Providence, R.I., Jan 25, 2022 / 16:56 pm (CNA).
State charges accusing Providence priest Father James Jackson of possession of child pornography, transfer of child pornography, and child erotica prohibited have been dropped, according to the state court website.
But the ex-pastor, a member of the Priestly Fraternity of St. Peter (FSSP), still must face federal charges of distributing child pornography and possessing and accessing with intent to view child pornography, his lawyer John Calcagni III told CNA. He declined further comment.
The state’s move to drop charges was an expected procedural development that allows the federal case against Jackson to move forward.
Jackson, formerly pastor of St. Mary’s Church in Providence, was arrested on Oct. 30 by the Rhode Island State Police after an investigation by a Rhode Island computer crimes task force.
The state police had executed a search warrant that day at the parish and arrested Jackson after determining that he was the owner of large amounts of child sex abuse material found on an external hard drive in an office area near his bedroom, an affidavit states.
The investigation revealed that an internet subscriber geolocated to St. Mary’s rectory shared child sexual abuse material via the peer-to-peer network on four occasions between Sept. 4 and Oct. 17, 2021, the affidavit states.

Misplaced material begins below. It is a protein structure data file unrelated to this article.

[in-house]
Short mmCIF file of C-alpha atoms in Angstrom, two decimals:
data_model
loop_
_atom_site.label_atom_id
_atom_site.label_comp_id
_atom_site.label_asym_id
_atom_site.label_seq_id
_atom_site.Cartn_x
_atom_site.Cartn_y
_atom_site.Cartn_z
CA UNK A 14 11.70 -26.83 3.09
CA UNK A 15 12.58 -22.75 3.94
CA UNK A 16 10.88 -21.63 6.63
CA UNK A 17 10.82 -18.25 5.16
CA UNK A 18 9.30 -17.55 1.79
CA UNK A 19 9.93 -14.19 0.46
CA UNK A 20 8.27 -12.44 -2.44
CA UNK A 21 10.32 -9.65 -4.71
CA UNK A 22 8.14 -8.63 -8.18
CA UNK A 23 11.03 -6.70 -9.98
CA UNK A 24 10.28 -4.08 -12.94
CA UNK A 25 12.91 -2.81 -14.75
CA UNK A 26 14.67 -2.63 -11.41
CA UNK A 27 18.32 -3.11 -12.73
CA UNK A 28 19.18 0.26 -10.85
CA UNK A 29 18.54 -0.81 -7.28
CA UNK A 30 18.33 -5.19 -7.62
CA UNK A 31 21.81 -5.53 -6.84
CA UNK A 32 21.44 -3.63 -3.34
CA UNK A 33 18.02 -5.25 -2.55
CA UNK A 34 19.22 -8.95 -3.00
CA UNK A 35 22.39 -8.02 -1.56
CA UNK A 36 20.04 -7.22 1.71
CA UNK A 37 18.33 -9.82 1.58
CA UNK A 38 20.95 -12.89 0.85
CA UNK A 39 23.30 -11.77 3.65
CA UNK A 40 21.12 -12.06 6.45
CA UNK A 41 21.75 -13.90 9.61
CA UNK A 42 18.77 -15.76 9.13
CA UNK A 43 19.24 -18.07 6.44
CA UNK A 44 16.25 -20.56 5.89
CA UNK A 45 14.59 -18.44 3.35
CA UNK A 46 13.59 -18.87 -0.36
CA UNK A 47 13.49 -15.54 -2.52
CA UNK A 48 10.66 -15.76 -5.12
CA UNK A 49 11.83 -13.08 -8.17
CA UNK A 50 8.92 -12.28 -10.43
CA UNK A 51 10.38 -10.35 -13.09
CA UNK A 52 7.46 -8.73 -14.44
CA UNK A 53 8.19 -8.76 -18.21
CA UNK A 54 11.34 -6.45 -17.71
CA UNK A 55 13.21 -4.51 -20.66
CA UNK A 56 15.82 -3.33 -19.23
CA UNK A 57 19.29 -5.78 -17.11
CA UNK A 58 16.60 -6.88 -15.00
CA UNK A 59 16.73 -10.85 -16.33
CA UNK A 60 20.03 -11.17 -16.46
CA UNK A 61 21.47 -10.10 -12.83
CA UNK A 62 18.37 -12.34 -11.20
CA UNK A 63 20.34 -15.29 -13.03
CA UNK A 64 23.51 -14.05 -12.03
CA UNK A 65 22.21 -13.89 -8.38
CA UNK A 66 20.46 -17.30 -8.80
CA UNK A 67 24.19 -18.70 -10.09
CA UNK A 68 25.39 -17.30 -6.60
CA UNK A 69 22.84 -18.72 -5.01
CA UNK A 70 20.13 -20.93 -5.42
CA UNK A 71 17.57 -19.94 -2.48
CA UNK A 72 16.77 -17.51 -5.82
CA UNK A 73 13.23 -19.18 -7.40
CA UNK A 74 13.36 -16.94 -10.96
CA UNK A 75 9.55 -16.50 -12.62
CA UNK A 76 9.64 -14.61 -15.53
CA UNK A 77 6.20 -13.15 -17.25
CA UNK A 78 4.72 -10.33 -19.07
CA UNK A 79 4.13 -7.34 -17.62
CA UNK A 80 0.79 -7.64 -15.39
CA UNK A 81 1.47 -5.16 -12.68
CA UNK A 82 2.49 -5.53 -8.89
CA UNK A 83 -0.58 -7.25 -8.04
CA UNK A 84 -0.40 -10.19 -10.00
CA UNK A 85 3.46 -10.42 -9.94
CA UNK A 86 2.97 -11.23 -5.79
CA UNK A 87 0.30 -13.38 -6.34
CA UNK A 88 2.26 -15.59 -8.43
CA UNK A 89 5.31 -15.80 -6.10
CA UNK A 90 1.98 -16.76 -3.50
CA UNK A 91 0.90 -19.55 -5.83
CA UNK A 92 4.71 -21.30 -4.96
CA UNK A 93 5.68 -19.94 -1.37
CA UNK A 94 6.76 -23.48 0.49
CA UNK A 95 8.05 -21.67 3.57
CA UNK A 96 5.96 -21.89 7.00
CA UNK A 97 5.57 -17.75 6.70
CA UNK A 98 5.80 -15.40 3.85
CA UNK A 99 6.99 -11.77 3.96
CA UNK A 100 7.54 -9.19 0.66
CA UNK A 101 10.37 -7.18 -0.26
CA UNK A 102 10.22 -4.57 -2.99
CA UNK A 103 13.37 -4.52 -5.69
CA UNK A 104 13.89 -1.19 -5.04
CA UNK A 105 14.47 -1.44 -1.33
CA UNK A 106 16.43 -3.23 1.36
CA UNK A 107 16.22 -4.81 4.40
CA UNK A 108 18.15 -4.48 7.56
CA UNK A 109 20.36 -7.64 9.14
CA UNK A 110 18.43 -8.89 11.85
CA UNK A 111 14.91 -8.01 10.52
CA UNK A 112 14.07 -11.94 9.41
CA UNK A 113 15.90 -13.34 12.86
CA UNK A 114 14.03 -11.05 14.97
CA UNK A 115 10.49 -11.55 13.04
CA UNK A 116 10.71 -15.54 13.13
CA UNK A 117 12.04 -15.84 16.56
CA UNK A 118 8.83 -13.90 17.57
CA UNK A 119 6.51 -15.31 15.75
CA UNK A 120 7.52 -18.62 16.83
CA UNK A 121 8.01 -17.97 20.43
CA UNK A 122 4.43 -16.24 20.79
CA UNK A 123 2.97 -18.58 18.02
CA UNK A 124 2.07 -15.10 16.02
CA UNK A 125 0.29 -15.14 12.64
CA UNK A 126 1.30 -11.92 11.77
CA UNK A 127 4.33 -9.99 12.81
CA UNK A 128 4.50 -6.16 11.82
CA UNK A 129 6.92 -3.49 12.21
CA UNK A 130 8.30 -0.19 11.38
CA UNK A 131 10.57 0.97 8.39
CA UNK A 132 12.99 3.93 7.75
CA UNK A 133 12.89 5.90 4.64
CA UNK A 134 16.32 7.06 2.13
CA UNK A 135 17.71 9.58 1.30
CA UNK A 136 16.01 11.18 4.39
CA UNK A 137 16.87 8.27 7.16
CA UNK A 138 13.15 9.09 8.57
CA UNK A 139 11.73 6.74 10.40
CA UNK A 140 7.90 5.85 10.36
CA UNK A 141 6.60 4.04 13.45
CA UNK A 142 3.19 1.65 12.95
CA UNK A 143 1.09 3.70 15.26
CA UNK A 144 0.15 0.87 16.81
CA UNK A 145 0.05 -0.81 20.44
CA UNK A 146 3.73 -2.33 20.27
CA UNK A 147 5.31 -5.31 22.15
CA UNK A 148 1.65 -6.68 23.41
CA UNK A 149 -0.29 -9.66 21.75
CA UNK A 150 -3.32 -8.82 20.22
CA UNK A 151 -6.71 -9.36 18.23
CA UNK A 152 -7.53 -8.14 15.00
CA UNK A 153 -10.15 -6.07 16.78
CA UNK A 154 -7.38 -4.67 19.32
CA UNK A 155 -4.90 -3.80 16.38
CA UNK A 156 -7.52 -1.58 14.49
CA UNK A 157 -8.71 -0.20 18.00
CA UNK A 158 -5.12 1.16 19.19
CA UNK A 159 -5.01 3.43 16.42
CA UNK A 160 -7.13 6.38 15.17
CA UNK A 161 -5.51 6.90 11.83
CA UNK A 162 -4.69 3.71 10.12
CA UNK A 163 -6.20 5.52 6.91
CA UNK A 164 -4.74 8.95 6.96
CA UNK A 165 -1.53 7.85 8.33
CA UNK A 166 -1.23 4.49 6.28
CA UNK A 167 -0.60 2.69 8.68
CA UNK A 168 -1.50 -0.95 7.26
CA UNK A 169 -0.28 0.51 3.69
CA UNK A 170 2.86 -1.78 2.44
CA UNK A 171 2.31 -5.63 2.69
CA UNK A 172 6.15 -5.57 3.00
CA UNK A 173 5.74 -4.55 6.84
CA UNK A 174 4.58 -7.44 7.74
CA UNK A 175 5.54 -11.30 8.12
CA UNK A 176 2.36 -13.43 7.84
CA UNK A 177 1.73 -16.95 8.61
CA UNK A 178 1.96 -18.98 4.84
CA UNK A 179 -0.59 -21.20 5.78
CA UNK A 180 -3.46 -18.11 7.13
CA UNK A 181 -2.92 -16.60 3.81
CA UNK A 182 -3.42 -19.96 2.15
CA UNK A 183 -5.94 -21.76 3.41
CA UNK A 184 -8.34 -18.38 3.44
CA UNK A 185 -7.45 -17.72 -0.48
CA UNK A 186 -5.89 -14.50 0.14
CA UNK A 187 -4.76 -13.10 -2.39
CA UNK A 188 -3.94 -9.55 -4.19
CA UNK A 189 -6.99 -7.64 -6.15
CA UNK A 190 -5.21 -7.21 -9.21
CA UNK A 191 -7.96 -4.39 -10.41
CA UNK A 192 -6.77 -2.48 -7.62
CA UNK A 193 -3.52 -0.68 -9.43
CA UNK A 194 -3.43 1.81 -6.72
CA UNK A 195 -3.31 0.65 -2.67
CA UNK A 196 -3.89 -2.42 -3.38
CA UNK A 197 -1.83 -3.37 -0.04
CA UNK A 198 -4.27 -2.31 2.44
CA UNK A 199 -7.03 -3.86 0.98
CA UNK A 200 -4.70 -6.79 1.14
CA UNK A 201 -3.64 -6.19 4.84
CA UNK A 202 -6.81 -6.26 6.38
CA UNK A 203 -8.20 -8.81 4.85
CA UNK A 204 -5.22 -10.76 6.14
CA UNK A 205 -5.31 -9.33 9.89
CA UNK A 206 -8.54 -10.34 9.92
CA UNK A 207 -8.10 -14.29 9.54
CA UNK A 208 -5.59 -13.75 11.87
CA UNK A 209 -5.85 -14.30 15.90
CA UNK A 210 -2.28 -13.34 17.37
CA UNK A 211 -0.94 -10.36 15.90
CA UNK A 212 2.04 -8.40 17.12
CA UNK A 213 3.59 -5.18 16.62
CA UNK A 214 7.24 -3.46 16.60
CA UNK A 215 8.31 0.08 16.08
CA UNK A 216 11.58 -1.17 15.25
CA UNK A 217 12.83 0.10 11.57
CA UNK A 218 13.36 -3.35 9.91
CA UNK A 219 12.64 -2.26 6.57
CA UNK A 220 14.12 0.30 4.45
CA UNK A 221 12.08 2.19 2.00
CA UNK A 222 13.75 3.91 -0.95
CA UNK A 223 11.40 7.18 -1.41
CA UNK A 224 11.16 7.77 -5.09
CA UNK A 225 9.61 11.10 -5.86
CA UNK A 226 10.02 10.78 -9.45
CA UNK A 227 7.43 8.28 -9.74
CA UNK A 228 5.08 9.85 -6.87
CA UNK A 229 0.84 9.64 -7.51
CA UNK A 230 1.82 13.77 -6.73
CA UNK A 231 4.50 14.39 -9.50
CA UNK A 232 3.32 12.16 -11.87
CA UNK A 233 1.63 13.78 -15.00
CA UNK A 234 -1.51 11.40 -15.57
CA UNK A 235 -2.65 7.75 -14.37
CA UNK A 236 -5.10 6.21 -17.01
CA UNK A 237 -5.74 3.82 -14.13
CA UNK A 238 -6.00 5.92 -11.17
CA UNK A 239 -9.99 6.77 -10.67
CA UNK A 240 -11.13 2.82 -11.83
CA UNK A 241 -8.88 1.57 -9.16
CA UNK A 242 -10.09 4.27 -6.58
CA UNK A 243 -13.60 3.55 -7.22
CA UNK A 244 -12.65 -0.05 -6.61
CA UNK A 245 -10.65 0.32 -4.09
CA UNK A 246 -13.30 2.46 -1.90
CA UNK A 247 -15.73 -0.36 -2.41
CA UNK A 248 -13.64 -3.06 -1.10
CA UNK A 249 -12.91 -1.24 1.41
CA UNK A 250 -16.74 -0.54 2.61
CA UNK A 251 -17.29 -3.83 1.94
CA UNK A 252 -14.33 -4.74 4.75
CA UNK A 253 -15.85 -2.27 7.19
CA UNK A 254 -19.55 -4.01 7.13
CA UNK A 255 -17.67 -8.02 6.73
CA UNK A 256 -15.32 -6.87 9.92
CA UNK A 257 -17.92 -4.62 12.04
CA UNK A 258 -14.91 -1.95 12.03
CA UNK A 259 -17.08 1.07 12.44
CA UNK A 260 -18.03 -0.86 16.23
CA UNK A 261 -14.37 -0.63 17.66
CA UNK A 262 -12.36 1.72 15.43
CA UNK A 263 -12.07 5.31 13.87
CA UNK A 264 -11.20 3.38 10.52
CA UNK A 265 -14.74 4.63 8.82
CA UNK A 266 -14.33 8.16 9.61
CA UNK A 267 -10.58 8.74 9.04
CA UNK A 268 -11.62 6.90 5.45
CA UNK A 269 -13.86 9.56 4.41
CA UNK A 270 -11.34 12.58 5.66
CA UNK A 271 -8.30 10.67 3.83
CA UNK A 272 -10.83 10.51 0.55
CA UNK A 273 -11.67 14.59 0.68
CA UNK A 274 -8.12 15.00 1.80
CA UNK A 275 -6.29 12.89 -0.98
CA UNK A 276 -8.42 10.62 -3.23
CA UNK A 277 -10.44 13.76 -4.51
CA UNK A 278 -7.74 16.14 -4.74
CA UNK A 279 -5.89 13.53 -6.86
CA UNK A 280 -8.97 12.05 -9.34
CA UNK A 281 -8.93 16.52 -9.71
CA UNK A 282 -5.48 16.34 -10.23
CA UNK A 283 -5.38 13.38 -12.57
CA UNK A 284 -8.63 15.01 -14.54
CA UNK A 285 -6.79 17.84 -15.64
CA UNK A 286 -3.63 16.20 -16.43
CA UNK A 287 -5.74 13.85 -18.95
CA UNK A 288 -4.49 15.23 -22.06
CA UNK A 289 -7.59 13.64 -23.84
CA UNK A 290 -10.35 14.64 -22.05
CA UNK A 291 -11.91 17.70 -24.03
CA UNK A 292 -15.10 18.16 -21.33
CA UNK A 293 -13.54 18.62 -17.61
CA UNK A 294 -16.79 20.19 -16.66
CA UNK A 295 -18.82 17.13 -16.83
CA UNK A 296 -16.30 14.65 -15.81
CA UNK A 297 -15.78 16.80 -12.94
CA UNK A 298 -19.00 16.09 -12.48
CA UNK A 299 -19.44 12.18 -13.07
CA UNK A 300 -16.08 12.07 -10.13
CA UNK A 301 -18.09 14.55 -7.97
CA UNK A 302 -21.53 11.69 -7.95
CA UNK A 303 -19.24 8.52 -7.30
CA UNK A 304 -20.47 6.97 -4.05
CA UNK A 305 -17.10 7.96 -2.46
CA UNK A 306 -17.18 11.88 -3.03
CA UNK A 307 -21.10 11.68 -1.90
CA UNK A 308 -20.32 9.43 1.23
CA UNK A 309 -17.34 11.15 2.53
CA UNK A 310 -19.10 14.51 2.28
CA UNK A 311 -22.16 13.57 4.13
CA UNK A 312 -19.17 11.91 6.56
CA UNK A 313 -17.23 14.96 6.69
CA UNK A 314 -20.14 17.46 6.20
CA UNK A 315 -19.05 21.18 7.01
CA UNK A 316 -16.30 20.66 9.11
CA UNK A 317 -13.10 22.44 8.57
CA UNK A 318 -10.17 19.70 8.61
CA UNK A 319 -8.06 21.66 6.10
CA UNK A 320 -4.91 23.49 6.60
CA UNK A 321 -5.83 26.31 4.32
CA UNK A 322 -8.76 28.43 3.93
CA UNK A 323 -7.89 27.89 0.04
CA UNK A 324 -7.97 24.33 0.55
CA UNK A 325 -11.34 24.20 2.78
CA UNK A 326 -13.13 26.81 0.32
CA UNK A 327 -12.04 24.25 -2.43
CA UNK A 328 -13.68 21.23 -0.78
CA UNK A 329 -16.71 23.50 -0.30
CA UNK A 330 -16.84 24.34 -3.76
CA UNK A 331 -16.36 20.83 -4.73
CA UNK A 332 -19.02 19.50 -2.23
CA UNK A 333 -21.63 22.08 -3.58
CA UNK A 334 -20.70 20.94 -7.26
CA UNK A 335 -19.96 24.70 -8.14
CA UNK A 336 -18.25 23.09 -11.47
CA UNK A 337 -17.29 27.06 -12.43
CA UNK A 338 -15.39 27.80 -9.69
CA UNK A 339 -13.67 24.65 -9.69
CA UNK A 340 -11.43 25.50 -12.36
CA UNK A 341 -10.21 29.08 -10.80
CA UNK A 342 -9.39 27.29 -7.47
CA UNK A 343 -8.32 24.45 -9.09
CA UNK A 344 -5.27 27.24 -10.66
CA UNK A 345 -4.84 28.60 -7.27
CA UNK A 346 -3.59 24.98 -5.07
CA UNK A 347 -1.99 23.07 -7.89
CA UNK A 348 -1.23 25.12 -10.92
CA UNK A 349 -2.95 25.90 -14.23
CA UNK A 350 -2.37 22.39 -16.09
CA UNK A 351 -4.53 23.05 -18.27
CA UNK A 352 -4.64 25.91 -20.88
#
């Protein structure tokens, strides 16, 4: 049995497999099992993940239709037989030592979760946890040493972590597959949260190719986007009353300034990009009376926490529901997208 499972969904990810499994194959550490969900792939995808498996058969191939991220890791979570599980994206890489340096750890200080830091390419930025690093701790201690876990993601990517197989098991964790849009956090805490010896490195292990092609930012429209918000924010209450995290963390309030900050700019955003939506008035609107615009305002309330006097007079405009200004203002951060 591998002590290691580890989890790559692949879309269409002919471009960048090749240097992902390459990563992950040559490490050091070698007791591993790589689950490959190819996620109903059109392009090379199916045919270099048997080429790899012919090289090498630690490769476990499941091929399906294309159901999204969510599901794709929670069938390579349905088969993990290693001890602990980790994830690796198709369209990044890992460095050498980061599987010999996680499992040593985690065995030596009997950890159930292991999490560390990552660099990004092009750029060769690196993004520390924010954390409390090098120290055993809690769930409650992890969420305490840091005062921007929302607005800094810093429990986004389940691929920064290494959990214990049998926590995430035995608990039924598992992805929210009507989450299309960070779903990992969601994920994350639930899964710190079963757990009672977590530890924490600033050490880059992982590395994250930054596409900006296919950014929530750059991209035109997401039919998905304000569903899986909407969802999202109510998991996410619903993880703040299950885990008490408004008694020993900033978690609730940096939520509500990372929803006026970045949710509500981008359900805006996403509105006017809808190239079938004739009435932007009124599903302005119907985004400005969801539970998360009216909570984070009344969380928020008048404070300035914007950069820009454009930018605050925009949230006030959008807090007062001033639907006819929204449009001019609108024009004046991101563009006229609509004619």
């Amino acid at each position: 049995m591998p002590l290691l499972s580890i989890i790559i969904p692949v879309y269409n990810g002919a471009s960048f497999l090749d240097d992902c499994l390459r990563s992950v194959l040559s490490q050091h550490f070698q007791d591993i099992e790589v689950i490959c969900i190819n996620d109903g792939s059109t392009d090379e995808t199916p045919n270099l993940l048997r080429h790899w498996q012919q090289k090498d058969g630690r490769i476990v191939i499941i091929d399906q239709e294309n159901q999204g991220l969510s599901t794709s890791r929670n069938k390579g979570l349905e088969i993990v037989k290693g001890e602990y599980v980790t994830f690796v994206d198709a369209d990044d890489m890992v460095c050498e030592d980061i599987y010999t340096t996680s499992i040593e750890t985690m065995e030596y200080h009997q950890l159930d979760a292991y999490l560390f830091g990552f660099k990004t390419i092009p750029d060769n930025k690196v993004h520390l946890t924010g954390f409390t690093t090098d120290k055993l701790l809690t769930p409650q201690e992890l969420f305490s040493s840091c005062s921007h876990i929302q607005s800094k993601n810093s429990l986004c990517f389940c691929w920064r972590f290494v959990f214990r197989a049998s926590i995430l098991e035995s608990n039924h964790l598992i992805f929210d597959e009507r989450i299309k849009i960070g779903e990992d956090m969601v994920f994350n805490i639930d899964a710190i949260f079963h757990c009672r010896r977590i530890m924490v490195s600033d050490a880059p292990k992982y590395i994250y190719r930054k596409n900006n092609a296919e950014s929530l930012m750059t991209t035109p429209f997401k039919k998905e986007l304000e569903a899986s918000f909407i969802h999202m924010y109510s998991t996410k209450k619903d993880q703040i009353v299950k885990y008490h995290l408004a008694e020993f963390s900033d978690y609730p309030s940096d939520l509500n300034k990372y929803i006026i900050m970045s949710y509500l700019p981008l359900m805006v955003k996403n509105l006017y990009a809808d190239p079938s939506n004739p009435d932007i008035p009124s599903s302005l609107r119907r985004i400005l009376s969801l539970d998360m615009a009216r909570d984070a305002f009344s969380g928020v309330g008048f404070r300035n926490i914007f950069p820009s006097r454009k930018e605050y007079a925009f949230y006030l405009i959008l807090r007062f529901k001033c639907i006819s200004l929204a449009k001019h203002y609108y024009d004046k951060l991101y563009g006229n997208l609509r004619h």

His state charges could have amounted to a maximum penalty of up to 21 years in prison.
The federal charges of distributing child pornography is punishable by up to 20 years in federal prison, with a minimum mandatory term of incarceration of five years. Possessing and accessing with intent to view child pornography, his other federal charge, is punishable by up to 20 years of incarceration.
Prior to becoming pastor at St. Mary’s on Aug. 1, Jackson spent 15 years at the FSSP apostolate at Our Lady of Mount Carmel Catholic Church in Littleton, Colorado.
Under the terms of his release from federal court in early November, Jackson is free on an unsecured bond with electronic monitoring. He was allowed to return to his home state of Kansas to live with a relative while waiting for the charges to be adjudicated.
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